Jane Austen is one of the most famous and beloved writers in the canon of English literature, thought by many to be second only to Shakespeare. As Alfred, Lord Tennyson wrote in 1870: ‘Miss Austen understood the smallness of life to perfection. She was a great artist, equal in her small sphere to Shakespeare…’
More recently, Austen critic John Mullan declared that Shakespeare and Dickens are ‘the only other English writers who can rival her continuing international appeal’ (What Matters in Jane Austen? 2012).
Today, 200 years after her death, Jane Austen’s six completed novels – Sense and Sensibility, Pride and Prejudice, Mansfield Park, Emma, Northanger Abbey and Persuasion – are known and loved around the world. They have been translated into dozens of languages and are regularly adapted for film, TV and theatre. They have spawned sequels, prequels and spin offs, and there are countless festivals, clubs and societies in her honour.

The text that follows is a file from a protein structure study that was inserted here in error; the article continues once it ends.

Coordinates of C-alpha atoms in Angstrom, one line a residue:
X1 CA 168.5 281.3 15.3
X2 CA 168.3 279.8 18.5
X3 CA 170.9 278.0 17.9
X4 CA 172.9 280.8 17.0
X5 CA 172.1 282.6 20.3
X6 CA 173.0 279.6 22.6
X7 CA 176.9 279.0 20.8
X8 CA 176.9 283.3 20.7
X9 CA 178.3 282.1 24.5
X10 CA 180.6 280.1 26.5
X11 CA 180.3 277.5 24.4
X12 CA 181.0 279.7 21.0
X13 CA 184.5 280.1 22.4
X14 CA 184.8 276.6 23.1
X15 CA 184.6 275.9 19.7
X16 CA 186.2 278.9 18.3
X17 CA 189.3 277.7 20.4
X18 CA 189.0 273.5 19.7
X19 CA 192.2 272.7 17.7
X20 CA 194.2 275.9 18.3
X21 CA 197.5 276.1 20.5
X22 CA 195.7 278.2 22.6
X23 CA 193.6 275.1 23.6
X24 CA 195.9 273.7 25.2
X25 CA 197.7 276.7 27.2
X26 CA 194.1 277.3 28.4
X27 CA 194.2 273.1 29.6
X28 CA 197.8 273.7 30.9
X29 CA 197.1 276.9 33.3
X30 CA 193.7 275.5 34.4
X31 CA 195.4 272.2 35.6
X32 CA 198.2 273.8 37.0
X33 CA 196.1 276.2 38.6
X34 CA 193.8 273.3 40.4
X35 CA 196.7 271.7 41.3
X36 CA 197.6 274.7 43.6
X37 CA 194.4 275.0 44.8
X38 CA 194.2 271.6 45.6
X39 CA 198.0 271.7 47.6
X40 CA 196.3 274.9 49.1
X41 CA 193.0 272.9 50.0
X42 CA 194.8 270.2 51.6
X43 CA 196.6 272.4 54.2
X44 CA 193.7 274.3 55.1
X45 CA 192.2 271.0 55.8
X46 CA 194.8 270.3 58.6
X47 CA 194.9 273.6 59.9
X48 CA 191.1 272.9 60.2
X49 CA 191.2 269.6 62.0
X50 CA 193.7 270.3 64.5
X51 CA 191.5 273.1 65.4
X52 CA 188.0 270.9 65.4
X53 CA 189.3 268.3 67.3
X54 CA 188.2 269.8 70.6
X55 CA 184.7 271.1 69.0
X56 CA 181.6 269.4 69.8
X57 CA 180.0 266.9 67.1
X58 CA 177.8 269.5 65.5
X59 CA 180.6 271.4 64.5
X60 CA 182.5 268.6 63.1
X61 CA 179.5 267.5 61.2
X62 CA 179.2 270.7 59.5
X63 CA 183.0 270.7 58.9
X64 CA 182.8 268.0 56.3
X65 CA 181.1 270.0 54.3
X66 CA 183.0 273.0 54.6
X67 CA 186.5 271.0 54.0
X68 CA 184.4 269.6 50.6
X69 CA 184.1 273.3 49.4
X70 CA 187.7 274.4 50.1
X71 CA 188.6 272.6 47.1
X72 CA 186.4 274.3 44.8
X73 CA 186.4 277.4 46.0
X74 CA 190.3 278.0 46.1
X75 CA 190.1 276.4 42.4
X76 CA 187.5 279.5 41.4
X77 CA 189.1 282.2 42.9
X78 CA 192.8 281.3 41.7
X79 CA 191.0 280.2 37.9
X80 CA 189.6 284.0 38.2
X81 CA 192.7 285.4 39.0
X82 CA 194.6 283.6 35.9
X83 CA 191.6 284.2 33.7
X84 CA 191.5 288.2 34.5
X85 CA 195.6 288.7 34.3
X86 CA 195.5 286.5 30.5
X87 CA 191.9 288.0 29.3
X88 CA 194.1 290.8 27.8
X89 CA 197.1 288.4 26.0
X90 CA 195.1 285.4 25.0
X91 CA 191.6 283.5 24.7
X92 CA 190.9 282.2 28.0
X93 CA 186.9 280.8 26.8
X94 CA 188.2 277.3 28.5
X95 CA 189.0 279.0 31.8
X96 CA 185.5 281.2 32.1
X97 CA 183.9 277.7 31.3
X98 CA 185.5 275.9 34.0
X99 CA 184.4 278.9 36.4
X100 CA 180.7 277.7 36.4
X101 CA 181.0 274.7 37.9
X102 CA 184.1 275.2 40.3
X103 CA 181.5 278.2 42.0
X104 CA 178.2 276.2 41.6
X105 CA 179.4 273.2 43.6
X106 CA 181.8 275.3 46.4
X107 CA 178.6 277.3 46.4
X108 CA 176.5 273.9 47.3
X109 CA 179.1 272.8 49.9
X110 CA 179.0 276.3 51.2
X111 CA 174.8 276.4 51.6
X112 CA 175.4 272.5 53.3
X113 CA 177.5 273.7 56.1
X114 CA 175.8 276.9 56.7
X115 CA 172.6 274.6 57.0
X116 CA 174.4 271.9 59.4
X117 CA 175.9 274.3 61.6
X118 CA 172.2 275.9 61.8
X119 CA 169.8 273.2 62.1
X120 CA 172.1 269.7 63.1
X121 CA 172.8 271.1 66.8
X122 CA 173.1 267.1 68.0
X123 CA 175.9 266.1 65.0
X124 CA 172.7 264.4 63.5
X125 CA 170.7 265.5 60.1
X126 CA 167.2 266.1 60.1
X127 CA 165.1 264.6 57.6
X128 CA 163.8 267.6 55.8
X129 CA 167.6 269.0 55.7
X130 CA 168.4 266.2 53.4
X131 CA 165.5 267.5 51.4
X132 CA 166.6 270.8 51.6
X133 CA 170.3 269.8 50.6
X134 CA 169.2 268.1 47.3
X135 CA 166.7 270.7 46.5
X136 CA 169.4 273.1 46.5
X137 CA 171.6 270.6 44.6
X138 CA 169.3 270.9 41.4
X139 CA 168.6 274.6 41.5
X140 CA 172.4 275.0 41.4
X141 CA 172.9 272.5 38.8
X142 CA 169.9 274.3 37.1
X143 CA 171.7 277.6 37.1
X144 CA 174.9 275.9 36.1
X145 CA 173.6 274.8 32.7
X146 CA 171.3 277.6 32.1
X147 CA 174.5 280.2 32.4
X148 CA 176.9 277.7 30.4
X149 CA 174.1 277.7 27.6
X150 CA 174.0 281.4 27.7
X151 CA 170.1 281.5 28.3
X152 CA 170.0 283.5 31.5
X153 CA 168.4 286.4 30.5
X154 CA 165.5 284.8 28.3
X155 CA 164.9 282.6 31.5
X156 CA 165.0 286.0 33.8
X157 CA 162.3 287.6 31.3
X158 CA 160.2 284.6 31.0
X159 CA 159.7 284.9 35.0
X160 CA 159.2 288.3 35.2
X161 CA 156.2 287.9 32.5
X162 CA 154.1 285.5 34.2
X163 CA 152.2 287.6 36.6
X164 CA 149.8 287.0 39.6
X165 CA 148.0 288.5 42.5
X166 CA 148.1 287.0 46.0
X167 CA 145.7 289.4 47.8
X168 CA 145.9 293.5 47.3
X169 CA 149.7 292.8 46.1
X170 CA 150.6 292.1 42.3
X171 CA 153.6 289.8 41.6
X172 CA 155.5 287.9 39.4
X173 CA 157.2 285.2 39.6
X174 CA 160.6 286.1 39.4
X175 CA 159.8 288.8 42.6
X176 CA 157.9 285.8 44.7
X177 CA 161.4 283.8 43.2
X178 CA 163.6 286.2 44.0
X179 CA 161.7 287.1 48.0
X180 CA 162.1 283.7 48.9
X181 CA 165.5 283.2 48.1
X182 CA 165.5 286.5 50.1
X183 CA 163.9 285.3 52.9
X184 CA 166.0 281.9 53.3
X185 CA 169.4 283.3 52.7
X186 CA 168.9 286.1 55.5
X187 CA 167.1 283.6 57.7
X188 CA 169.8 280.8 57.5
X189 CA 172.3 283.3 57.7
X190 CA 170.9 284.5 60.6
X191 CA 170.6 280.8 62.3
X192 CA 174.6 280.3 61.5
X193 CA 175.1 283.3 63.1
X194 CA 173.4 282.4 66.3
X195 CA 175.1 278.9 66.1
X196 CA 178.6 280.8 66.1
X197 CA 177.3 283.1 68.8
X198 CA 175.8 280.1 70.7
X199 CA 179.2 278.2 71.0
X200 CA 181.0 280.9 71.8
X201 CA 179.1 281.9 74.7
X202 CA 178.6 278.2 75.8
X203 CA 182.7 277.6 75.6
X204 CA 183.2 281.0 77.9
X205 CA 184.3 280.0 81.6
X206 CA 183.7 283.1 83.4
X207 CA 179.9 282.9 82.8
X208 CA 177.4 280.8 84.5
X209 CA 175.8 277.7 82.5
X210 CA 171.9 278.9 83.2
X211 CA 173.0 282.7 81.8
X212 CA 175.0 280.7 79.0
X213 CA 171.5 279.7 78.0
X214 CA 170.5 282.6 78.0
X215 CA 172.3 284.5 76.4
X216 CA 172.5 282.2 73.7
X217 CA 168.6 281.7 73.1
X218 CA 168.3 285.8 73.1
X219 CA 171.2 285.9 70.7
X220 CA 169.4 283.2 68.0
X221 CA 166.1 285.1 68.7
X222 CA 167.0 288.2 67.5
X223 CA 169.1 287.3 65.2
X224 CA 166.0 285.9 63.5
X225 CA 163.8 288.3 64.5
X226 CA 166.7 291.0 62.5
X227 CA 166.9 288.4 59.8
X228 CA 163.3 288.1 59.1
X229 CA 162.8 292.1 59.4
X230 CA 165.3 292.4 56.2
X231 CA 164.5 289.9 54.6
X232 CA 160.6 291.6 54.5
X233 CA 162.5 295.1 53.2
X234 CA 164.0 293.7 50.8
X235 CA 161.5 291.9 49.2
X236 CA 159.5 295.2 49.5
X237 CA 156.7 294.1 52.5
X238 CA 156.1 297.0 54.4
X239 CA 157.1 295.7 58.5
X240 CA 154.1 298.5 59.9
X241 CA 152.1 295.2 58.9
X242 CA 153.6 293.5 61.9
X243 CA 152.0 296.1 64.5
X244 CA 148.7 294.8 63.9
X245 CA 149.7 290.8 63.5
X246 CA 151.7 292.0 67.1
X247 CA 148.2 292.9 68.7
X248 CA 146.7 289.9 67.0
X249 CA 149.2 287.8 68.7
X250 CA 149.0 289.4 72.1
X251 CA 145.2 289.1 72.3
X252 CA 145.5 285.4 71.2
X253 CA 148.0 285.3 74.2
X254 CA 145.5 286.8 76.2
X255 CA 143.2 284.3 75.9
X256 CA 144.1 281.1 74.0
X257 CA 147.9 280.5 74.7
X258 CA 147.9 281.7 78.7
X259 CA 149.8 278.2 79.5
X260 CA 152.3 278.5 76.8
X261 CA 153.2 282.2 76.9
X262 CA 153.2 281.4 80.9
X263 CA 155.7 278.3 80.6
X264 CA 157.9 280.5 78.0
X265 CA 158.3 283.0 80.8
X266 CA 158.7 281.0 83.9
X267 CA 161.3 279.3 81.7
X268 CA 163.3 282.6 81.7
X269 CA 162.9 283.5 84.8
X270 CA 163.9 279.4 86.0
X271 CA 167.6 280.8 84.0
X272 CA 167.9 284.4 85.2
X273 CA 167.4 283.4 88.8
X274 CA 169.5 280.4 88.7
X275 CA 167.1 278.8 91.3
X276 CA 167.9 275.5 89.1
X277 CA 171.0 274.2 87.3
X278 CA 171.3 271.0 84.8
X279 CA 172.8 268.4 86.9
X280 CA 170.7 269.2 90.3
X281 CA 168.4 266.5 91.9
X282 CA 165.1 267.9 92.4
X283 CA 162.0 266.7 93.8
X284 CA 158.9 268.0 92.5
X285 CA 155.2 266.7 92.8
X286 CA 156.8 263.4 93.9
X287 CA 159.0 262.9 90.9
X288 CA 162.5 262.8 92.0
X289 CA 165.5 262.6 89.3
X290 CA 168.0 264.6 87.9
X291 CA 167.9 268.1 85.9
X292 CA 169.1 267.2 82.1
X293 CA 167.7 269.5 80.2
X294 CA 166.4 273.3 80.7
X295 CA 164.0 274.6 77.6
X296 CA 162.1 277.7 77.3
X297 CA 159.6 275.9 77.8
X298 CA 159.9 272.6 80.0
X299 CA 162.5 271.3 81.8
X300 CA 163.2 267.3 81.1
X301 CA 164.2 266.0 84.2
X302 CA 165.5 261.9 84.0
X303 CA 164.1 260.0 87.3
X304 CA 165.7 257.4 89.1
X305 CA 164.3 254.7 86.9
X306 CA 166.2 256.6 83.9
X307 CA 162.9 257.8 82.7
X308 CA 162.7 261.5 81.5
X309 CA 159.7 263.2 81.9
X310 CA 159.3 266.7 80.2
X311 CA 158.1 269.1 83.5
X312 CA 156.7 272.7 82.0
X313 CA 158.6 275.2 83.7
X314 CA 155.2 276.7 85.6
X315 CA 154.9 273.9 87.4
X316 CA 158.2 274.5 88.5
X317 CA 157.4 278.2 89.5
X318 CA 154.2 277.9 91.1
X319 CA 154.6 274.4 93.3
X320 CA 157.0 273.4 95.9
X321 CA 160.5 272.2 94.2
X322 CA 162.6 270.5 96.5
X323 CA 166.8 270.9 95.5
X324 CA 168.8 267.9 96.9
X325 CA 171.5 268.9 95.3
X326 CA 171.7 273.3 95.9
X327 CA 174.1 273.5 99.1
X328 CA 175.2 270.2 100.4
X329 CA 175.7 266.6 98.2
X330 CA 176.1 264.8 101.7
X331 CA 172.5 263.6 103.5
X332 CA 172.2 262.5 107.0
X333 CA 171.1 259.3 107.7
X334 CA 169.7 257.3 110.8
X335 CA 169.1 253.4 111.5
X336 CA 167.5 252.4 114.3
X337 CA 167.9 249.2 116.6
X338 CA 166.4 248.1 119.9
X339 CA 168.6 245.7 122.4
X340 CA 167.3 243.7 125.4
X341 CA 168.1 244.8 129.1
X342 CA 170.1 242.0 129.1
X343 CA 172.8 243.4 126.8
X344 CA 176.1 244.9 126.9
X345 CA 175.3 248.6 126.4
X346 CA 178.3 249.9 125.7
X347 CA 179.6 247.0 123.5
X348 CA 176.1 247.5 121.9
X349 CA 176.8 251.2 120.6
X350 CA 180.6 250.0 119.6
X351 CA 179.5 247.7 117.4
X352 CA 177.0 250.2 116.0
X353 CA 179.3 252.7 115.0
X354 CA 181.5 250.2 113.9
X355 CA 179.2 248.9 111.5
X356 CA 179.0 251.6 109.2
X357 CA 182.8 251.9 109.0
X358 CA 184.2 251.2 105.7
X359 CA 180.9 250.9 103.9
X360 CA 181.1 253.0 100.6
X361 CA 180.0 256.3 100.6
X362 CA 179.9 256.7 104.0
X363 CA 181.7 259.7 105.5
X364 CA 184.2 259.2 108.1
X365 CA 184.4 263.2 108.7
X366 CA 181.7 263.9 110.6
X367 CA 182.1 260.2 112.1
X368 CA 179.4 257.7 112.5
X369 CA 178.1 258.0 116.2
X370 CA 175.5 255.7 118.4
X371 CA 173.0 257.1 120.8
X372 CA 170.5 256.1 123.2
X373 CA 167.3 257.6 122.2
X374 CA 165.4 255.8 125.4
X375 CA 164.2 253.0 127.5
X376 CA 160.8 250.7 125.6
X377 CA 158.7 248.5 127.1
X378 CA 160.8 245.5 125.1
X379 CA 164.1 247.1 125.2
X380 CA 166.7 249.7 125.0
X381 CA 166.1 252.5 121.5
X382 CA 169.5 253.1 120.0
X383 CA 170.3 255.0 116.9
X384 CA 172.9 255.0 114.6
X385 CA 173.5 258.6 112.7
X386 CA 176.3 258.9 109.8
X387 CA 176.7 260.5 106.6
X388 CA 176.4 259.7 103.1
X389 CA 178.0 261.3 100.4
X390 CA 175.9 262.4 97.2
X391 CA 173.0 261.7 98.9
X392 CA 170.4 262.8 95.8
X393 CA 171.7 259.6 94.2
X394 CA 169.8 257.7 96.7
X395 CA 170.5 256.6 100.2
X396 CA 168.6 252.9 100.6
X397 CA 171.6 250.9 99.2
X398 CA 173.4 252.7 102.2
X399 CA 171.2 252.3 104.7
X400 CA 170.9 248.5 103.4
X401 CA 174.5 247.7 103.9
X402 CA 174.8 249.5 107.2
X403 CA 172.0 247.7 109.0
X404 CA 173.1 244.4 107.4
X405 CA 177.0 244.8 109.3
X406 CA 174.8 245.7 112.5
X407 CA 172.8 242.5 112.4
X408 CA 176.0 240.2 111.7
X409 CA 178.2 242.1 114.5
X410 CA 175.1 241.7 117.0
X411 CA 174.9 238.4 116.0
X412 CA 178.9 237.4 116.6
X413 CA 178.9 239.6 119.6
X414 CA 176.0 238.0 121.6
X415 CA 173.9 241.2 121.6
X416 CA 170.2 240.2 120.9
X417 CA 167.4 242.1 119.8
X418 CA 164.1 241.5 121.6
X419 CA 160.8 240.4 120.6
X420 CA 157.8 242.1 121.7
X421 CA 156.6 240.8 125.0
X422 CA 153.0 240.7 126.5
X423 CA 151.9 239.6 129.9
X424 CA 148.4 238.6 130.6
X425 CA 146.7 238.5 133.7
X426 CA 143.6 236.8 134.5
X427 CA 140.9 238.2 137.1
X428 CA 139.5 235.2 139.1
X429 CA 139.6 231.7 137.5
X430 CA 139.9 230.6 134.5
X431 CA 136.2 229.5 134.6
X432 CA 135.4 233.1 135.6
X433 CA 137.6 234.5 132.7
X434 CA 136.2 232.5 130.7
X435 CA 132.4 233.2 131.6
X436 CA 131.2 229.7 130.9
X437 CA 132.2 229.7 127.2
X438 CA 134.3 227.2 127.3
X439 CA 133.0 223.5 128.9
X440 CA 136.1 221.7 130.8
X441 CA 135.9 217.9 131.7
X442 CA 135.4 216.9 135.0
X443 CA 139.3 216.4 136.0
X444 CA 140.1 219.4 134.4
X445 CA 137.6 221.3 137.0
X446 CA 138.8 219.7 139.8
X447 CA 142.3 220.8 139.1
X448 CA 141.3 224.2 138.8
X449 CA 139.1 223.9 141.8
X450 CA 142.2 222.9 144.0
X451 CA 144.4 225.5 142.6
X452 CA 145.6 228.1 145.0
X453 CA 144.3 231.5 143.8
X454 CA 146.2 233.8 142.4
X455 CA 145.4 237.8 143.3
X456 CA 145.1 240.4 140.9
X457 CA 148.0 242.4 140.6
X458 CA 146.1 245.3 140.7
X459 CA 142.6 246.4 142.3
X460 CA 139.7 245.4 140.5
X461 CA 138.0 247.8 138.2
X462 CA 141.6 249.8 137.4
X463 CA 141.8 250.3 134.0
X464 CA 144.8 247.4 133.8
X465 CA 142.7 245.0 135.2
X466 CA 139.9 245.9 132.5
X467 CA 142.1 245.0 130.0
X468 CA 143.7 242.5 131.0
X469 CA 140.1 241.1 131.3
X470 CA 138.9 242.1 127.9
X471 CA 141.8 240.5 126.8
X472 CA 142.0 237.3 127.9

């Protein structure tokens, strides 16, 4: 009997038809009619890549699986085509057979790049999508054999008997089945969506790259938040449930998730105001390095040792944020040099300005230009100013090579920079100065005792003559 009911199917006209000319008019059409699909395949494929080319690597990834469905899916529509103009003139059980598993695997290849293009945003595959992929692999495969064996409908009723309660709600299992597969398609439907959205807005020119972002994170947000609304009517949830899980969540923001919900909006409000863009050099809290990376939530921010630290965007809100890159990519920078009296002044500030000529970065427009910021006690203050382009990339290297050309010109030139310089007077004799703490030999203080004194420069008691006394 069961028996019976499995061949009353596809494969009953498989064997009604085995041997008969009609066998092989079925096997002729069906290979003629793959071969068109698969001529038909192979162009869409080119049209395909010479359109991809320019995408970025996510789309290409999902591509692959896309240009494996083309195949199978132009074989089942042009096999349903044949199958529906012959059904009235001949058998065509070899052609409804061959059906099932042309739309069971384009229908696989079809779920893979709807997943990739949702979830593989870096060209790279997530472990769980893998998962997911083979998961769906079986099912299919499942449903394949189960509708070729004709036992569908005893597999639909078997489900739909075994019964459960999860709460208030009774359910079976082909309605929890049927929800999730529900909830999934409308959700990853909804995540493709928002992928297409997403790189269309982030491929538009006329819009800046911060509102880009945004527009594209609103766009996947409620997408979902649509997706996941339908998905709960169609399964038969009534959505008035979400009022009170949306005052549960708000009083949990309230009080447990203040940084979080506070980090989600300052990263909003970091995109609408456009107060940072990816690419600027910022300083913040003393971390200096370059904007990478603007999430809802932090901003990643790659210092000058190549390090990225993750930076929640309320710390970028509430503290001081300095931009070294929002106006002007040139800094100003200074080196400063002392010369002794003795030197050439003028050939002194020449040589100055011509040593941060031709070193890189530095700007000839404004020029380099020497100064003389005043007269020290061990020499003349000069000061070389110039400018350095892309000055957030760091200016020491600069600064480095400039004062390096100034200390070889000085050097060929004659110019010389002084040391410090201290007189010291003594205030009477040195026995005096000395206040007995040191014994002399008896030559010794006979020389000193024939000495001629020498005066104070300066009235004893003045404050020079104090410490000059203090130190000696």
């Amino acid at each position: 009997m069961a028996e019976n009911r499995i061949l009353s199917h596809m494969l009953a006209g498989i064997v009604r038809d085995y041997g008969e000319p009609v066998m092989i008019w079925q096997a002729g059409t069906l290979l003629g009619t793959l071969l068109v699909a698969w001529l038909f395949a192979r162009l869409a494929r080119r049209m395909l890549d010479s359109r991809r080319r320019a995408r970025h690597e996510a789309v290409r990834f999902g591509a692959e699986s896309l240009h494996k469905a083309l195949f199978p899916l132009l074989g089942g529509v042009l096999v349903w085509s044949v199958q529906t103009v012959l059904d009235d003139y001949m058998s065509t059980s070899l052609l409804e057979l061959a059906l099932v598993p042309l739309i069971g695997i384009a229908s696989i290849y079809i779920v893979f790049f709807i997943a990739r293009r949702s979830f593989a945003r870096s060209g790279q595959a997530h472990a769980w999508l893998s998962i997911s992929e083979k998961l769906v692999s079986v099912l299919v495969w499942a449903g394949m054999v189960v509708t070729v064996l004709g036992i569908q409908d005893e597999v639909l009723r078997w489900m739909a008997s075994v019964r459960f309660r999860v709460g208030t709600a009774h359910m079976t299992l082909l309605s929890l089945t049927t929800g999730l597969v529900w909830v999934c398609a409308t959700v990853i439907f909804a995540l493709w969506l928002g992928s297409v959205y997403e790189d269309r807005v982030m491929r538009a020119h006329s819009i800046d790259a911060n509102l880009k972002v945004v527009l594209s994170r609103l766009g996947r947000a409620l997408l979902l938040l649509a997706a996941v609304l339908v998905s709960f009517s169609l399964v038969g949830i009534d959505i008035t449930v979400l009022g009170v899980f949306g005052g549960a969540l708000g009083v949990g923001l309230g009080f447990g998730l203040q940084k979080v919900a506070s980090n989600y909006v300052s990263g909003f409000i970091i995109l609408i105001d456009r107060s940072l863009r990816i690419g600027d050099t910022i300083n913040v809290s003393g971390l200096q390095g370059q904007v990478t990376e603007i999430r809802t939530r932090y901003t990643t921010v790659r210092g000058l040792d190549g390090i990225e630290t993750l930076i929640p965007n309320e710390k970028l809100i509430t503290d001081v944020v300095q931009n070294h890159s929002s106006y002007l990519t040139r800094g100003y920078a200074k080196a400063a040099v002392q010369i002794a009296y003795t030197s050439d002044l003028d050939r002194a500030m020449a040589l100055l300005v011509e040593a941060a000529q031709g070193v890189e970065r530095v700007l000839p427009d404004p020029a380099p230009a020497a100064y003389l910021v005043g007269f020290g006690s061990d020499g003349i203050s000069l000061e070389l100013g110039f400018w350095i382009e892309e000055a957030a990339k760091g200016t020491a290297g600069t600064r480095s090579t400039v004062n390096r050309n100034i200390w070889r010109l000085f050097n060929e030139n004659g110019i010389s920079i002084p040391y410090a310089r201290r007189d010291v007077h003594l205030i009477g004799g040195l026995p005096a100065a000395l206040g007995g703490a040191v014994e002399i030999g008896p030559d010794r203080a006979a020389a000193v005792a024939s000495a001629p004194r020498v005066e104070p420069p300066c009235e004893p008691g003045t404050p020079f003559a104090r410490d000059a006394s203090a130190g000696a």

Her name is a byword for wit, social observation and insight into the lives of women in the early 19th century. She is celebrated as a social observer, a moralist, a comic genius, and as a popular and universal writer. It’s all quite an achievement for the younger daughter of a country Rector who completed her formal education at the age of eleven and was never publicly acknowledged as a writer during her lifetime.